Love, hate or indifference?
Fiction,contradictions and evidence about brands.
Brands are integral and inescapable parts of consumers’ purchase behaviour, as well as one of most valuable asset owned by organisations. Brands have existed for thousands of years and have been of interest first to economists and then to marketing scholars for almost a century. Despite this long history, it can be claimed that an undisputed theory of the ‘brand’ and of how consumers relate to the brands they buy (or they do not buy) is still missing.
The lecture addresses the ongoing disagreement amongst researchers with regards to the importance of brand differentiation and to the extent to which consumers forge long-lasting, loving relationship with brands, based on the match between their own personality and the personality of the brands they buy.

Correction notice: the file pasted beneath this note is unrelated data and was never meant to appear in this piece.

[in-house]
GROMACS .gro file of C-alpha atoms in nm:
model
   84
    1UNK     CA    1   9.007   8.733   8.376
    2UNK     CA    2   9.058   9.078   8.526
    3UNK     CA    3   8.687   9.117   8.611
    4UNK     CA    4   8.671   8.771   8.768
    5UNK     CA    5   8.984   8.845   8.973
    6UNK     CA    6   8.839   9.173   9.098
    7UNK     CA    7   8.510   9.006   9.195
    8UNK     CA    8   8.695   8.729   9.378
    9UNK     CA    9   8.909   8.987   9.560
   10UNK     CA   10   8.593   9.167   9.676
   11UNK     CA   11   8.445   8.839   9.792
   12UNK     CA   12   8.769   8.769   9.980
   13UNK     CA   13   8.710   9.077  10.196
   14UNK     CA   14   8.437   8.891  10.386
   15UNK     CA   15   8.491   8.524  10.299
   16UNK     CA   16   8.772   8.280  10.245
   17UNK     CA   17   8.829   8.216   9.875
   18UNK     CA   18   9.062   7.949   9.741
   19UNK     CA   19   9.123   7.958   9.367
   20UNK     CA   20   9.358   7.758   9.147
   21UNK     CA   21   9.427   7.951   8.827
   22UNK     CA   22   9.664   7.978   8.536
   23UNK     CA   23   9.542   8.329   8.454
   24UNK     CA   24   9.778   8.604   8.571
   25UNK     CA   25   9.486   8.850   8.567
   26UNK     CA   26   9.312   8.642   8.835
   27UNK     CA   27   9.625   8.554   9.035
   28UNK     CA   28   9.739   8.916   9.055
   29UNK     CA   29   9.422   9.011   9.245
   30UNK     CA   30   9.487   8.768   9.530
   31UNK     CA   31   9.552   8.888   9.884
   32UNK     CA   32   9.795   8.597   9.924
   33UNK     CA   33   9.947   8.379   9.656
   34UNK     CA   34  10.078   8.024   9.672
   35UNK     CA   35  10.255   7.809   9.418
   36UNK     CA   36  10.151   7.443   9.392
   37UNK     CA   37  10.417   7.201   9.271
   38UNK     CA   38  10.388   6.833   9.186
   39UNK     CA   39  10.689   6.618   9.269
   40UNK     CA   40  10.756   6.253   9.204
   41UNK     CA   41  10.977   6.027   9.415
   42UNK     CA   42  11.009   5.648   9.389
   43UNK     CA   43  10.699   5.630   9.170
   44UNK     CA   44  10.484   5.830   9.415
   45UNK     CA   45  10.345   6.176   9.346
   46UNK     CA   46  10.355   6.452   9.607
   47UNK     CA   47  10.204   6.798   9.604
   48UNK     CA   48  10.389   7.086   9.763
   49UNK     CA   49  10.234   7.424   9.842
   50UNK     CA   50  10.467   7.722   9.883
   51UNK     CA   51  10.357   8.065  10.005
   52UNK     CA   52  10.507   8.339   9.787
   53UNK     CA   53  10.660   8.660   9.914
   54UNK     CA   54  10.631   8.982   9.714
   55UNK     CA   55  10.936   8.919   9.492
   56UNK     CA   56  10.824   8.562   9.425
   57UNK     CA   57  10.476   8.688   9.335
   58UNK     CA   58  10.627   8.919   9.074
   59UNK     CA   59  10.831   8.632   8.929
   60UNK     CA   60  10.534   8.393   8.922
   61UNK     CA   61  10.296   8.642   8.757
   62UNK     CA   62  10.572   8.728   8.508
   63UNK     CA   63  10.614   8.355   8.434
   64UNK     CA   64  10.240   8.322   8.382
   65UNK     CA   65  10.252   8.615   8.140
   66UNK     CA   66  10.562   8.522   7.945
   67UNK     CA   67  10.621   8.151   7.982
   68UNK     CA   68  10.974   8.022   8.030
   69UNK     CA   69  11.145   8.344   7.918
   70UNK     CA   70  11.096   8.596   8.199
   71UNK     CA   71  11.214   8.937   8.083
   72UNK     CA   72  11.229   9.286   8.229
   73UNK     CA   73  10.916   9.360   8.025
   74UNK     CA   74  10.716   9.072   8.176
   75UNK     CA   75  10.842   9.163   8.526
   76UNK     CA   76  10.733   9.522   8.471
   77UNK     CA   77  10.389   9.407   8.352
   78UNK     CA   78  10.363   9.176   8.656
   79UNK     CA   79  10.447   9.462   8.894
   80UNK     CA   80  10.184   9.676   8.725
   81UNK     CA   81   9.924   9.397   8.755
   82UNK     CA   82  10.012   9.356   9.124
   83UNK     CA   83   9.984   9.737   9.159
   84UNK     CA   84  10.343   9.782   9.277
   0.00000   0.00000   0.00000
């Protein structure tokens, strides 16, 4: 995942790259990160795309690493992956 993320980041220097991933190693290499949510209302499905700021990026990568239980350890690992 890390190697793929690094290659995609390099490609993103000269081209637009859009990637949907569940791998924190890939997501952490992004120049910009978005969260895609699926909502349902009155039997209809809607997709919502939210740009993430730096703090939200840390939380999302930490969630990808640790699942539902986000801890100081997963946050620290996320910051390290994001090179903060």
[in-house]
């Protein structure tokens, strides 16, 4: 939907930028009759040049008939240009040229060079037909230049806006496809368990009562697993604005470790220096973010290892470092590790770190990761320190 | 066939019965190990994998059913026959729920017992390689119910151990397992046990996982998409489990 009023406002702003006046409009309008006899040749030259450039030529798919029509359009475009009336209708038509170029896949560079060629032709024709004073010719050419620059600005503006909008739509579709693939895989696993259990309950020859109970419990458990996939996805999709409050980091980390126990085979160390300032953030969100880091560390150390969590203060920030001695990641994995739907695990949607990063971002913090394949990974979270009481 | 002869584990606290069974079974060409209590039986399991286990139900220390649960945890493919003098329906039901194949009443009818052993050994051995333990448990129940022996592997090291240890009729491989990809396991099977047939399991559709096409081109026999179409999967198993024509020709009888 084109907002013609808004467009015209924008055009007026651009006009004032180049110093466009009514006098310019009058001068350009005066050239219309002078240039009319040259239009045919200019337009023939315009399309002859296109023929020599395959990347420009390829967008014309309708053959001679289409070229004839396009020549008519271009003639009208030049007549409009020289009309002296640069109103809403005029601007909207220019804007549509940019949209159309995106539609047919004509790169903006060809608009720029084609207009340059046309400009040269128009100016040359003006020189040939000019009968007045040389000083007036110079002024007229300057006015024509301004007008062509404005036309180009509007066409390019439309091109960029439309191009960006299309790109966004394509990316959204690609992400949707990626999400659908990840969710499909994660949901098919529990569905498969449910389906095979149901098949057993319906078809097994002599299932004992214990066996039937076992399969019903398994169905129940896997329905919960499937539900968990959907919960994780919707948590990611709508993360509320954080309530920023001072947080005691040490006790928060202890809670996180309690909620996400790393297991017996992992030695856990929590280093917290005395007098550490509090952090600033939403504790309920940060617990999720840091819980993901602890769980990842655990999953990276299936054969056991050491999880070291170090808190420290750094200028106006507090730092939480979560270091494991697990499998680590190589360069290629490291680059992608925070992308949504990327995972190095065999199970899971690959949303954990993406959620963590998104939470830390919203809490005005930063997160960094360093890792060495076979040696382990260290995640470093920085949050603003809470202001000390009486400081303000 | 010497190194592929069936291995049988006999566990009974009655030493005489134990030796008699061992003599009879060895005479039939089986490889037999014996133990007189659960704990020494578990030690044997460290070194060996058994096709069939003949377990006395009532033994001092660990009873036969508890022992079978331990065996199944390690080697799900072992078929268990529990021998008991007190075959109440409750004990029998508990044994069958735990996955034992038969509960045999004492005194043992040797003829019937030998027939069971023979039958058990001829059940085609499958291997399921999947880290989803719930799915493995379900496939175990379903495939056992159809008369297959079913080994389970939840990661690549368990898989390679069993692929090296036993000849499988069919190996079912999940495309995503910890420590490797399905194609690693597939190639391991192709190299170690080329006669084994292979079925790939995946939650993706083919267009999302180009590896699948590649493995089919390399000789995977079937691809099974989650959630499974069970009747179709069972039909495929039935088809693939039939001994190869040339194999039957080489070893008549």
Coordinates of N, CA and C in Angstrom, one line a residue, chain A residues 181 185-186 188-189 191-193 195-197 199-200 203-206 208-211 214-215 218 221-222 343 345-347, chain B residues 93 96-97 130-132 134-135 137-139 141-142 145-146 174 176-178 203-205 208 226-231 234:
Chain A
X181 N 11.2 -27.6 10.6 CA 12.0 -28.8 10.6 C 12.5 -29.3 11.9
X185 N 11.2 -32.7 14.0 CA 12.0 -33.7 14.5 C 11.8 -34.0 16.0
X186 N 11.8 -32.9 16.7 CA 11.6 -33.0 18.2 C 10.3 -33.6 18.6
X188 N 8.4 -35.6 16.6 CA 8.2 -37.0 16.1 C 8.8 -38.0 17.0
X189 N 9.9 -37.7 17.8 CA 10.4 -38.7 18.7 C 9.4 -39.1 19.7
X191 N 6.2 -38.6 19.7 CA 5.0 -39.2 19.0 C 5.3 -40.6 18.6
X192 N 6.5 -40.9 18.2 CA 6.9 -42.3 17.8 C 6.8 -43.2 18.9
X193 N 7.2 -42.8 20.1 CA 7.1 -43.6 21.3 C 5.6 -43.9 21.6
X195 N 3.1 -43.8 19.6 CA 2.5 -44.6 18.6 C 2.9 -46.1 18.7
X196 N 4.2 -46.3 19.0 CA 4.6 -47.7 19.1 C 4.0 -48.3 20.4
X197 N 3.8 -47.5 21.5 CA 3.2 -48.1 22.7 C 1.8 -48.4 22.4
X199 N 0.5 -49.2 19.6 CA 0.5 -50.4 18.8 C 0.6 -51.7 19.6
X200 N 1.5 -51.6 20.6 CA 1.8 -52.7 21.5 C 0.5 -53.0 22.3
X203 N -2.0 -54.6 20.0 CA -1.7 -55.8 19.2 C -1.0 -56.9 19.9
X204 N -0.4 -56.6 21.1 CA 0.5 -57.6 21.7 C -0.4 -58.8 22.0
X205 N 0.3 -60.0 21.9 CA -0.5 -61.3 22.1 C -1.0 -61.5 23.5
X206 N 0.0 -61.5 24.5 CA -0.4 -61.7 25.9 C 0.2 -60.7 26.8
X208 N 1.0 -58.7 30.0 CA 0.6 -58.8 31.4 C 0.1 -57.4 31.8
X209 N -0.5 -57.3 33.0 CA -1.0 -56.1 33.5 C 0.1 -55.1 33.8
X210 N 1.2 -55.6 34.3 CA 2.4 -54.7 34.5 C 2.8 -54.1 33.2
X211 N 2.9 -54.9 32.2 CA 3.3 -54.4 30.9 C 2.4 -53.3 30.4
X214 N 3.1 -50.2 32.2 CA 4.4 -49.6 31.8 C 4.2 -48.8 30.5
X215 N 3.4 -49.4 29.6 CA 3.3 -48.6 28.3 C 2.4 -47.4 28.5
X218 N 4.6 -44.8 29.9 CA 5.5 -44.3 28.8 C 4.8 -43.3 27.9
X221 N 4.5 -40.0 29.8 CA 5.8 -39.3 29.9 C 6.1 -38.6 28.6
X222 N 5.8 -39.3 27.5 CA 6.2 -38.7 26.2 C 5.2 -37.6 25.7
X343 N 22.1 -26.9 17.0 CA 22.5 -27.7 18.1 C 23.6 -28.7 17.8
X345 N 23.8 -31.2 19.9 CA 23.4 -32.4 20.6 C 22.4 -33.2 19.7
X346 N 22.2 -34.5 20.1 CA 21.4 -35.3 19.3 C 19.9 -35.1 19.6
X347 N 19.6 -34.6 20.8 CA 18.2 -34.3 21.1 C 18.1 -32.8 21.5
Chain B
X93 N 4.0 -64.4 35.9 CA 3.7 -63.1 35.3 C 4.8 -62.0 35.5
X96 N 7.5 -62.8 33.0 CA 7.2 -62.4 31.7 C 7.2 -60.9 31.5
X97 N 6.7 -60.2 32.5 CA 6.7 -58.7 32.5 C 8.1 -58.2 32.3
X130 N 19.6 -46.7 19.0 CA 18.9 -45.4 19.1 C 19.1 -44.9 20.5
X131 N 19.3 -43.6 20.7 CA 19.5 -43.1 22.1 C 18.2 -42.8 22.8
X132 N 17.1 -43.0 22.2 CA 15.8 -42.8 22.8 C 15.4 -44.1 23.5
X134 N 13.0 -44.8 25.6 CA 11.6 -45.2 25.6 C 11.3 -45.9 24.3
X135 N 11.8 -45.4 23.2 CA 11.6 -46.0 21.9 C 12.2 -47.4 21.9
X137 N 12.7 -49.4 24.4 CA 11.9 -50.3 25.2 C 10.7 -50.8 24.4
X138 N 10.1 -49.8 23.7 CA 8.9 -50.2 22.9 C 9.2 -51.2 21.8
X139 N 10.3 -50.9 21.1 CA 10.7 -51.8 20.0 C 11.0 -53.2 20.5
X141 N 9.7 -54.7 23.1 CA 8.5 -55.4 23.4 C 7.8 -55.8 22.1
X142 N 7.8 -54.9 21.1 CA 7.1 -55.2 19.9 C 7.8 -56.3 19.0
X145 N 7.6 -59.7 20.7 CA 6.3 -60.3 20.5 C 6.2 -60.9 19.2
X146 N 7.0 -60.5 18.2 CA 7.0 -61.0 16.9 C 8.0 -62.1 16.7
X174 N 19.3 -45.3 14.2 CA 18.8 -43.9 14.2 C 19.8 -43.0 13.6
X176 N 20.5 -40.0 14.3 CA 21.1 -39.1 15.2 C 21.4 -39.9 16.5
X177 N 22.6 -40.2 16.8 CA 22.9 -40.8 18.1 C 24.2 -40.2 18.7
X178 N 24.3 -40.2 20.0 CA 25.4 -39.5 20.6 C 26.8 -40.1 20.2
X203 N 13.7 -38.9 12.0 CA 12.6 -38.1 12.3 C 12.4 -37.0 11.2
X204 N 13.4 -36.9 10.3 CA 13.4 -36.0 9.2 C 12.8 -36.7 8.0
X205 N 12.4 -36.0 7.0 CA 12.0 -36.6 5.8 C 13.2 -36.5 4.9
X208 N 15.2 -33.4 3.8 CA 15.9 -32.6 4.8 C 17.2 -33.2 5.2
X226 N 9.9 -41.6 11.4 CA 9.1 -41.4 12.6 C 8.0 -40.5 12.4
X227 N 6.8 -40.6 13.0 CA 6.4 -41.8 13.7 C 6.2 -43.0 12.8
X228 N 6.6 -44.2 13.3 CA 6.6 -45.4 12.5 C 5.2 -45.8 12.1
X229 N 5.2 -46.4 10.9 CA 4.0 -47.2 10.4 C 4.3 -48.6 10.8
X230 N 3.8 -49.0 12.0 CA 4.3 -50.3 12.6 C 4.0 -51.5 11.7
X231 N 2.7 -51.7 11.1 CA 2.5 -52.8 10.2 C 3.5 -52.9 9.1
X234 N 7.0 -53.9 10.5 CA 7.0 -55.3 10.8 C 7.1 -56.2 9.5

Professor Dall’Olmo Riley will question the common belief that strong brand differentiation does exist and is the key to a brand’s success, as well as the notions of ‘brand relationships’, ‘brand love’ and ‘brand personality’. She will present evidence that, contrary to widespread beliefs, consumers do not hold strong, loving and long-lasting relationships with the brands they buy.